How to put the sparkle into showbiz reporting

It’s a busy time for a showbiz editor. For weeks I’d looked at my diary in disbelief having realised with horror that the biggest night in British music was swiftly followed by the biggest night in Hollywood.

Eight hours after the conclusion of last Wednesday’s Brits I found myself at Heathrow Airport preparing to board a flight to LA with less than four hours sleep under my belt… no pressure then. After all, this is showbiz and it’s all about the jet-setting lifestyle.

Having booked into my little hotel in Beverly Hills, my first ‘LA moment’occurred the next day when the editor of Variety magazine told me Madonna was planning a post-Oscars bash with good friend Demi Moore. No amount of subtle hints or indeed out-and-out begging managed to score me an invite to that party.

All too soon Oscar night was upon us and it was time to get glammed up for the glitziest ceremony in showbiz.

The area around the world famous Kodak Theater in Hollywood practically shuts down on Oscar night, leaving hundreds of journalists the unenviable task of walking the streets dressed up to the nines… formal dress is compulsory.

All was going well until, just 100m from salvation, the heavens opened up and I was caught in what can only be described as a sudden downpour. I was left a soggy, soaked-to-the-skin mess.

Top tip 1: Get to the press room earlier in the day and set up all your equipment. Then go home, glam-up and make your way to the Kodak without being bogged down by heavy bags – all you have to worry about is looking elegant along Hollywood Boulevard.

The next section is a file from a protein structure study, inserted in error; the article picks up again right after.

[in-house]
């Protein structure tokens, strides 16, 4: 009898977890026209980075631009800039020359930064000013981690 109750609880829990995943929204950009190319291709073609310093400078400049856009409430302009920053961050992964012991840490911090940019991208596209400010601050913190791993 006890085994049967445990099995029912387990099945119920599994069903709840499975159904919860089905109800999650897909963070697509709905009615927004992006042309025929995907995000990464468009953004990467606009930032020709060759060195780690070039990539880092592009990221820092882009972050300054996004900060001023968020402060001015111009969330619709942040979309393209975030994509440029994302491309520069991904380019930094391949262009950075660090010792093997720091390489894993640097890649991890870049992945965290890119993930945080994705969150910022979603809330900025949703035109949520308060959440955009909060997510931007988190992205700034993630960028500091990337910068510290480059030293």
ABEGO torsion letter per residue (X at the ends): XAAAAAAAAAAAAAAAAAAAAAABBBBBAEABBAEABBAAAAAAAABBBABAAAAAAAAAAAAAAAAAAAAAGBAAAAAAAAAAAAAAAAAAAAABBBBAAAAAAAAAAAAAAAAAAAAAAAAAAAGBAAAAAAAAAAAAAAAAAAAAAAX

Top tip 2: When trying to book interviews, you’re often greeted with a cold shoulder as EVERYONE is busy in the lead up to Oscar night. To get round this is, accentuate your British accent (think Keira Knightley in Atonement), and apologise for such late notice, but explain that you only flew into LA the night before. English charm works wonders.

However, what proved an all-out success for British talent – with no American stars landing any of the major acting awards – left many in LA feeling well and truly snubbed. Suddenly my distinctive accent was no longer a quirky draw, and left me feeling highly conspicuous amid a sea of disappointed and resentful glares.

Top tip 3: Backstage on Oscar night is stuffed full of journalists trying get to the winners. To get noticed, get up on your chair and hold your number high, at the very least you’ll get the attention of the Oscar rep in charge of picking questions, and you’ll also get noticed by the star you’re trying to quiz… works every time, and allowed me to get a question to Tilda Swinton… this is no time to be self-conscious or clumsy.

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